Profiling Courage

Remarks to: The Worshipful Company Of Security Professionals

Alderman & Sheriff Professor Michael Mainelli MStJ FCCA FCSI(Hon) FBCS, Executive Chairman, Z/Yen Group, Wednesday, 24 February 2021, via Zoom, on the occasion of the launch of the Sheriffs’ Award 2021.

“Profiling Courage”

Master, Wardens, Distinguished Guests, Ladies & Gentlemen.

My brother, Sheriff Christopher Hayward, and I are delighted to have been asked to ‘hand on the baton’ of the Sheriffs’ Award for 2021.  Normally this award for bravery is judged by the Company each September, along with both the incoming and outgoing Sheriffs.  This means that each Sheriff gets to see the process twice.  As most of you know, Chris and I have been asked to extend our term of office for an extra year.  We believe this is the first time two Sheriffs have ‘rolled over’ since 1228.  Unusually, we will see the award process three times, as we hand it on to our successors who replace us at the end of September.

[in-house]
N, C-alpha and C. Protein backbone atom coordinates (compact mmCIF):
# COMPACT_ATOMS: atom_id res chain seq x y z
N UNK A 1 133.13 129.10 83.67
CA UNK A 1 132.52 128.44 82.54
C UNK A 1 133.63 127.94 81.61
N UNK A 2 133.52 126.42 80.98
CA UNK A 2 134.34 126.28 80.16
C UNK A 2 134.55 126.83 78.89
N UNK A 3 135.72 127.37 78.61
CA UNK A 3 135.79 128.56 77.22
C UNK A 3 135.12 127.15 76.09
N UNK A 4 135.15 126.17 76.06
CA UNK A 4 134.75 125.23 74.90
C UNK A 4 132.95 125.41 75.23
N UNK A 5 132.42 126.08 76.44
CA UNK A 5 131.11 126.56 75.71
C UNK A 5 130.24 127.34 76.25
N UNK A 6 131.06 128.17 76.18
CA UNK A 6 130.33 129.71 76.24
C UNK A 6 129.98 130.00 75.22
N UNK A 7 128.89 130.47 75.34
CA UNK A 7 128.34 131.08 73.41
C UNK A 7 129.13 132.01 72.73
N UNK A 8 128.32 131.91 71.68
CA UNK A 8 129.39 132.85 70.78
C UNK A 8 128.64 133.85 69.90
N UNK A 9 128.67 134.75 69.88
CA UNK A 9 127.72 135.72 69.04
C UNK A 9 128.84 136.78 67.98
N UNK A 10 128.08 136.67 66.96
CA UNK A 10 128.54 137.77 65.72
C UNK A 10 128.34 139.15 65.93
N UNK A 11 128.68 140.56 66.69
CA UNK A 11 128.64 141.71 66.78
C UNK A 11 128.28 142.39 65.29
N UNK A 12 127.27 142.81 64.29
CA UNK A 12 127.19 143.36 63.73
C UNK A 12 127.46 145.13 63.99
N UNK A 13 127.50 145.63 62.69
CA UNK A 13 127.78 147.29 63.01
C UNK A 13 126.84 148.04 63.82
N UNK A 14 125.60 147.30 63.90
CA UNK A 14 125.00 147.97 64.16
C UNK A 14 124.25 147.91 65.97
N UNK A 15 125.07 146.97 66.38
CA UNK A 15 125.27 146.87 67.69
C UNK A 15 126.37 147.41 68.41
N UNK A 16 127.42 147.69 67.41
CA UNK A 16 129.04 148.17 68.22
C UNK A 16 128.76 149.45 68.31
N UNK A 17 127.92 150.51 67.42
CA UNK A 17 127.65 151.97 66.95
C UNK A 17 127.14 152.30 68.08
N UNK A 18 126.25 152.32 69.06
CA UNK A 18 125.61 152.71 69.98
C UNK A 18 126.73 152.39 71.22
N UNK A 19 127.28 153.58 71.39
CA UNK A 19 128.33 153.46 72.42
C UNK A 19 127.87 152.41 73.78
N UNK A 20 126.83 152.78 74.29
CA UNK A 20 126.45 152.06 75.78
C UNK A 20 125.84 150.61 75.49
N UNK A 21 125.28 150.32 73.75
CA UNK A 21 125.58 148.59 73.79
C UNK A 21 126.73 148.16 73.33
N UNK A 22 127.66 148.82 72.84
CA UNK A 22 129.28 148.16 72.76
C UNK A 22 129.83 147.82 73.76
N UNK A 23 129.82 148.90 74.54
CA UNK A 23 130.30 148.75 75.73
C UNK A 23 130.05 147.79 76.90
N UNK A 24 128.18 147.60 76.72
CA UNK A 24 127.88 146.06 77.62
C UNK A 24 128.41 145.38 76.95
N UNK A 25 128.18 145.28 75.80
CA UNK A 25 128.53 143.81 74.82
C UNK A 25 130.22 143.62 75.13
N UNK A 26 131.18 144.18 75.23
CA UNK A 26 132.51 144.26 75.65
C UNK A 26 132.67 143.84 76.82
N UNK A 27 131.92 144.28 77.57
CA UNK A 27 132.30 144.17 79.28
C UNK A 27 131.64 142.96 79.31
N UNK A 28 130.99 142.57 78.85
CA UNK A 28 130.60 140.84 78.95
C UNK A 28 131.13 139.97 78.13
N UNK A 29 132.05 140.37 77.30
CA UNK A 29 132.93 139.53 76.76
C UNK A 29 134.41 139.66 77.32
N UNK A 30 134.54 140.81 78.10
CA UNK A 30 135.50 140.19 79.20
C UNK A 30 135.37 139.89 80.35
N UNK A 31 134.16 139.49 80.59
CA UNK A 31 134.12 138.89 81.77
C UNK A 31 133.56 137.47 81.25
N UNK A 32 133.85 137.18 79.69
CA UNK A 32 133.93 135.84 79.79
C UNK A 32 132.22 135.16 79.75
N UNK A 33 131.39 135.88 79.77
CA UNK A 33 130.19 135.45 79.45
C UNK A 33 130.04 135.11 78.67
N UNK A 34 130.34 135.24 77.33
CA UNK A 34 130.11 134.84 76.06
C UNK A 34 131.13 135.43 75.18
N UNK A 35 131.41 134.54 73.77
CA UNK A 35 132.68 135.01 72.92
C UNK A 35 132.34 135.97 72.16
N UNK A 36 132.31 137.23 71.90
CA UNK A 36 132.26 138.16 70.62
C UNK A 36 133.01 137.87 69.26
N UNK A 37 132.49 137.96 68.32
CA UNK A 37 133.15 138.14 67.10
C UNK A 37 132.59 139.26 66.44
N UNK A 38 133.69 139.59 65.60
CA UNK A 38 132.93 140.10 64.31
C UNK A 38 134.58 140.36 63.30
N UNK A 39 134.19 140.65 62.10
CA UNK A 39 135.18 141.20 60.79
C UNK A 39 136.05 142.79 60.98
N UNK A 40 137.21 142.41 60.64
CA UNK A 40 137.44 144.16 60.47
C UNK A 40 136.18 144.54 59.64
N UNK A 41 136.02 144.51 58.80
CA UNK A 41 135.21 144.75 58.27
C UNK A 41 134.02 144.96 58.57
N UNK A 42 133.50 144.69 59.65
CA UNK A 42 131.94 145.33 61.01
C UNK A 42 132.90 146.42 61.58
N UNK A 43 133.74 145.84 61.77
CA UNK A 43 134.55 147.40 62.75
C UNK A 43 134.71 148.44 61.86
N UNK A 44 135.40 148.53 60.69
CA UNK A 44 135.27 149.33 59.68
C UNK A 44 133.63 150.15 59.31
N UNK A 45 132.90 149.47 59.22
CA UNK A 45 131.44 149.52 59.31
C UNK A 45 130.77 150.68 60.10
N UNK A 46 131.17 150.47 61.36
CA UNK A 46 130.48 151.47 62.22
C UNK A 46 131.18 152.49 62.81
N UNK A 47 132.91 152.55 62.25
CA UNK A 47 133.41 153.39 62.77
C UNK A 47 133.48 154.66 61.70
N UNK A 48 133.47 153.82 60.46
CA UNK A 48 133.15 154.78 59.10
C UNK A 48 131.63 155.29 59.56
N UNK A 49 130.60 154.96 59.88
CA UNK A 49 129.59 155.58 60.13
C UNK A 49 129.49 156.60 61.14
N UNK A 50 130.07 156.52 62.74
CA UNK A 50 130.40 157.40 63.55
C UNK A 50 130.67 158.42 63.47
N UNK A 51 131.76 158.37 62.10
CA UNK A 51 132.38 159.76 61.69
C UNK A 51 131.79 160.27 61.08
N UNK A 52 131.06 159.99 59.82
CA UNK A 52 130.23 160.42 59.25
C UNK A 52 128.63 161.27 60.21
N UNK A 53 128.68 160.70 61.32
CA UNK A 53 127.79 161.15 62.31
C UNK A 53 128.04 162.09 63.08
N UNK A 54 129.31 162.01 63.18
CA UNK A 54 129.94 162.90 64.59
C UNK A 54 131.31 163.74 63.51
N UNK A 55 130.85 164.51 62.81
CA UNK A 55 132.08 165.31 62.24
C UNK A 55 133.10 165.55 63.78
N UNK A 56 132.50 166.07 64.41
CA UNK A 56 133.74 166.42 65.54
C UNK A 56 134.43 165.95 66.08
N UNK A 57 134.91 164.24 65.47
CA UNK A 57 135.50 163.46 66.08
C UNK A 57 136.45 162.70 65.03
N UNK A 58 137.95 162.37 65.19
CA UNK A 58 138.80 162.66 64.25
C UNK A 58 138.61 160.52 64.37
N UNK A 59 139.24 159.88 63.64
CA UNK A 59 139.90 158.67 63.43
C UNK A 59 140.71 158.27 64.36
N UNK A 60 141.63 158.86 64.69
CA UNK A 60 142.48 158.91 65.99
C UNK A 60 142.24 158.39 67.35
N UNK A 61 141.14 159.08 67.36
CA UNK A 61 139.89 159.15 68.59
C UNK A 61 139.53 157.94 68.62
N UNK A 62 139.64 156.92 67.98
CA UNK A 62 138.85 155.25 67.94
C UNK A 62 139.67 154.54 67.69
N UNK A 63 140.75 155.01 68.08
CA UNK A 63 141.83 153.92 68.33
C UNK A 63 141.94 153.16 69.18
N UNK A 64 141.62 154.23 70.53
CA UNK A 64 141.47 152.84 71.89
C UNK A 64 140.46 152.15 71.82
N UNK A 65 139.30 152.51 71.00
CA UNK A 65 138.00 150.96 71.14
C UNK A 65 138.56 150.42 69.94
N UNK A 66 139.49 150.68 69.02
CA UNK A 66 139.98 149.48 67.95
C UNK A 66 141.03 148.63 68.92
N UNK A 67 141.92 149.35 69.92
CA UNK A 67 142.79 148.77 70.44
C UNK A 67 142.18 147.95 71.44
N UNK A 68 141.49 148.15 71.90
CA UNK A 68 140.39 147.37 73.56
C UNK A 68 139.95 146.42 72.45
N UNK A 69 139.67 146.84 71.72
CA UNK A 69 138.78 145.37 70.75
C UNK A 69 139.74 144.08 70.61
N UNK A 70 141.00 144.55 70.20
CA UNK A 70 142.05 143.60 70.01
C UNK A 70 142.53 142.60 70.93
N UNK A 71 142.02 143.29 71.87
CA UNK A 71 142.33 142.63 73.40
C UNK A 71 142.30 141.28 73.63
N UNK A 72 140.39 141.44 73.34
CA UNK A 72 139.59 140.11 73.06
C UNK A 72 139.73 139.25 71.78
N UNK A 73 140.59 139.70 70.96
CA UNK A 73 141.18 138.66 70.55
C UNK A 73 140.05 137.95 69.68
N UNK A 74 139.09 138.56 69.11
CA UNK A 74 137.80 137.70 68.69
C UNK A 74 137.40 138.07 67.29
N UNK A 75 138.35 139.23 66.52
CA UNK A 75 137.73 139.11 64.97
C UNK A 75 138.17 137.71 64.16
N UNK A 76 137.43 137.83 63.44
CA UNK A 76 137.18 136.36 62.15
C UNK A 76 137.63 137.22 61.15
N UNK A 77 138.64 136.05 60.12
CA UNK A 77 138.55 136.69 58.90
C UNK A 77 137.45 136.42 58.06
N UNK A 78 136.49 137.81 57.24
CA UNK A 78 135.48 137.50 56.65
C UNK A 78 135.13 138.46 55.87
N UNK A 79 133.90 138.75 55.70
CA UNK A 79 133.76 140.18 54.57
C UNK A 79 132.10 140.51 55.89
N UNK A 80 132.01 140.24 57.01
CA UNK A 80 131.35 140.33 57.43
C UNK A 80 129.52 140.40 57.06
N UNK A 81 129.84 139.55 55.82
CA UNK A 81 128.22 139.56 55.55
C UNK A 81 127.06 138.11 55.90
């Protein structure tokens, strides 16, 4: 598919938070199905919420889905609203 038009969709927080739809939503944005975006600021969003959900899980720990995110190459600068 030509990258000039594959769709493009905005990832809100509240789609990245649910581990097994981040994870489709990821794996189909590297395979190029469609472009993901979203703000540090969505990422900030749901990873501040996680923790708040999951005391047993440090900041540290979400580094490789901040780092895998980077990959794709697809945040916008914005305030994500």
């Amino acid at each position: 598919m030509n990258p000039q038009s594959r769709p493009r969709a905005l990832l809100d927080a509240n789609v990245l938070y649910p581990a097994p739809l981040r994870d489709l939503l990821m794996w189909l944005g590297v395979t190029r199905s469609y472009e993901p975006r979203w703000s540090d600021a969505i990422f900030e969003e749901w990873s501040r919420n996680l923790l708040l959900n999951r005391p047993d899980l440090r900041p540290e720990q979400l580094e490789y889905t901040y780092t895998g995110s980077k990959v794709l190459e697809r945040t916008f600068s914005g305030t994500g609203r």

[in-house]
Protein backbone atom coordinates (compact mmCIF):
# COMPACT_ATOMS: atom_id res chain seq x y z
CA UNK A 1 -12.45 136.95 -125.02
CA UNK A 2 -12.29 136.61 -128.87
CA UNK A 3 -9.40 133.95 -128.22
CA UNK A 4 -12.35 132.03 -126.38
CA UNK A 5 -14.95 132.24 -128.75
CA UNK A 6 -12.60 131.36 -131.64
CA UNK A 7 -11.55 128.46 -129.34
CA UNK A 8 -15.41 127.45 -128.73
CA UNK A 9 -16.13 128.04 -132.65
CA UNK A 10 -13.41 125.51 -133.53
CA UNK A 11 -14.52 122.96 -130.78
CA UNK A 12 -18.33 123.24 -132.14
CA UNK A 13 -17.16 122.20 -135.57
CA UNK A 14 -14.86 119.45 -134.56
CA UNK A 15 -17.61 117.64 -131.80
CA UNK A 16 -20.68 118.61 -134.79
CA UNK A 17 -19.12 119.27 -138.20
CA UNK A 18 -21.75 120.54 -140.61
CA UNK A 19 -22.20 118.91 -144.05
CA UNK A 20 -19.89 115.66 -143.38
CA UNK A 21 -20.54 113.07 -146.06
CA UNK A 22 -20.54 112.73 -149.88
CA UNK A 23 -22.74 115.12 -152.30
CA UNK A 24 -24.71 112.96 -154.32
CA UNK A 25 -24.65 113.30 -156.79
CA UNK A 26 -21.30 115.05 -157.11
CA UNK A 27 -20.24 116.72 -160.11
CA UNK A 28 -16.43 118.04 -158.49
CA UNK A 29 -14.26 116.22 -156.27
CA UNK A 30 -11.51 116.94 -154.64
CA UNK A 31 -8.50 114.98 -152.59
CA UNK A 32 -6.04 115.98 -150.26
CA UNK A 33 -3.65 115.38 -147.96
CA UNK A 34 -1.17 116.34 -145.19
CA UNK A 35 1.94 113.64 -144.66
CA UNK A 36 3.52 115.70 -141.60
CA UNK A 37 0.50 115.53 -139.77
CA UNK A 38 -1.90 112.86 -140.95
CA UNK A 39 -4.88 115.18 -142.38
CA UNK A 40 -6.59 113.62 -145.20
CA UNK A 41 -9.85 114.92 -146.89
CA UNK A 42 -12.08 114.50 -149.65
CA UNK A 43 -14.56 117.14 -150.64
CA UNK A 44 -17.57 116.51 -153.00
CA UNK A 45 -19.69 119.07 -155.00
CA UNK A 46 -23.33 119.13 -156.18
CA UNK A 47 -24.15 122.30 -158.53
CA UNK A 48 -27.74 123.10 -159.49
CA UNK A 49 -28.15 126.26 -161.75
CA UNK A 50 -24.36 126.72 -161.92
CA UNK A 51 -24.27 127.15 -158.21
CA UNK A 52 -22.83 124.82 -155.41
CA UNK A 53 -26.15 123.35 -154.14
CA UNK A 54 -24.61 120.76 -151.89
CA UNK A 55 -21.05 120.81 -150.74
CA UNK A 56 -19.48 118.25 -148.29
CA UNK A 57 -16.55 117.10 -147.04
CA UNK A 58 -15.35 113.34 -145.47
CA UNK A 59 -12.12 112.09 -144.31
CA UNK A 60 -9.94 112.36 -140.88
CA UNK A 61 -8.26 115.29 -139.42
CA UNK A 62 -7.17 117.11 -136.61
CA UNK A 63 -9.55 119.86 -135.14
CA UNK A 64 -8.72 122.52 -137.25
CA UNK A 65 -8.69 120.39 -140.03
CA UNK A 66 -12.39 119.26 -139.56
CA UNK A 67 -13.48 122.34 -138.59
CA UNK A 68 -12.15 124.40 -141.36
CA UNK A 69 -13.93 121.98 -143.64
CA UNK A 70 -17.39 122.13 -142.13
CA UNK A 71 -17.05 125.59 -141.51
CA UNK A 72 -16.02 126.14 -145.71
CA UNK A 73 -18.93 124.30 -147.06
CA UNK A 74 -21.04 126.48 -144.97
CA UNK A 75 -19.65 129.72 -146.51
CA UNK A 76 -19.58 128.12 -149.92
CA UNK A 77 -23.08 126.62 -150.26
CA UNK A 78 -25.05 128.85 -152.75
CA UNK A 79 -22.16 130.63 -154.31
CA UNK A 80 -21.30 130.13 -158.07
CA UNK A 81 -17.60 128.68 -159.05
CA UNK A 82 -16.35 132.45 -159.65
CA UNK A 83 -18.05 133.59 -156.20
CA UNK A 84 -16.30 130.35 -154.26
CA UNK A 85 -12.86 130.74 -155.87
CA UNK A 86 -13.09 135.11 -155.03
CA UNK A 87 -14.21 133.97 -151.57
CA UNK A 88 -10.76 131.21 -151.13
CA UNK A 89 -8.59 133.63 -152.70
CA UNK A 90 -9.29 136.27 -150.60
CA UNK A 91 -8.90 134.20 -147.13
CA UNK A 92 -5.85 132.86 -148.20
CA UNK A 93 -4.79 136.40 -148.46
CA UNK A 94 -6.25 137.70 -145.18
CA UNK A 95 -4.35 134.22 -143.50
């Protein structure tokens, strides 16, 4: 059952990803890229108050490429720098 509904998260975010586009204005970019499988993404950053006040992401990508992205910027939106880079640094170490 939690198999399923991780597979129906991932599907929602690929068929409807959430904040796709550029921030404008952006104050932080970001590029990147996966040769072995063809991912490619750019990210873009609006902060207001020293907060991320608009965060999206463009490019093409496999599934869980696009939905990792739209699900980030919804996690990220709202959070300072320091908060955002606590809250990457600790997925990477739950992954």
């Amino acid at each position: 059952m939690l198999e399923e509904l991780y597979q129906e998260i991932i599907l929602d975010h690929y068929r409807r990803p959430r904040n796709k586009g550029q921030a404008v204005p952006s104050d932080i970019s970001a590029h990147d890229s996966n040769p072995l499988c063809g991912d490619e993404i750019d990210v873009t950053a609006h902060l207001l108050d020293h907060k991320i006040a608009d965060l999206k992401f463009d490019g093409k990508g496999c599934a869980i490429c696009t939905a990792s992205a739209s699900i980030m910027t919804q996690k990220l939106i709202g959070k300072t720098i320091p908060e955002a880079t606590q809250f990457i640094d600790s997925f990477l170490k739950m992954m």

At the world pun championships they say that victory is easier said than punned. I have been asked to speak about what it was like for us taking part in the selection of the winners. The four criteria for the award are virtually impossible to assess rationally:

  • whether the individual was knowingly aware that he/she was at risk of harm;
  • the actual degree of danger or intimidation present at the time;
  • whether the individual acted of their own volition, irrespective of the presence or action of others;
  • to what degree the person’s actions were beyond their normal zone of comfort.

None of the submissions are about people blundering into danger, none about humdrum incidents, none about silly decisions, none about situations that wouldn’t challenge any person.

Chris and I have had the privilege of meeting 2019’s winner, DC Joby Reeve, being knifed while knowingly tackling four robbers, and 2020’s winner Richard Dimmack, stopping a knife attack that would have resulted in murder, as well as the London Bridge and United Guilds heroes.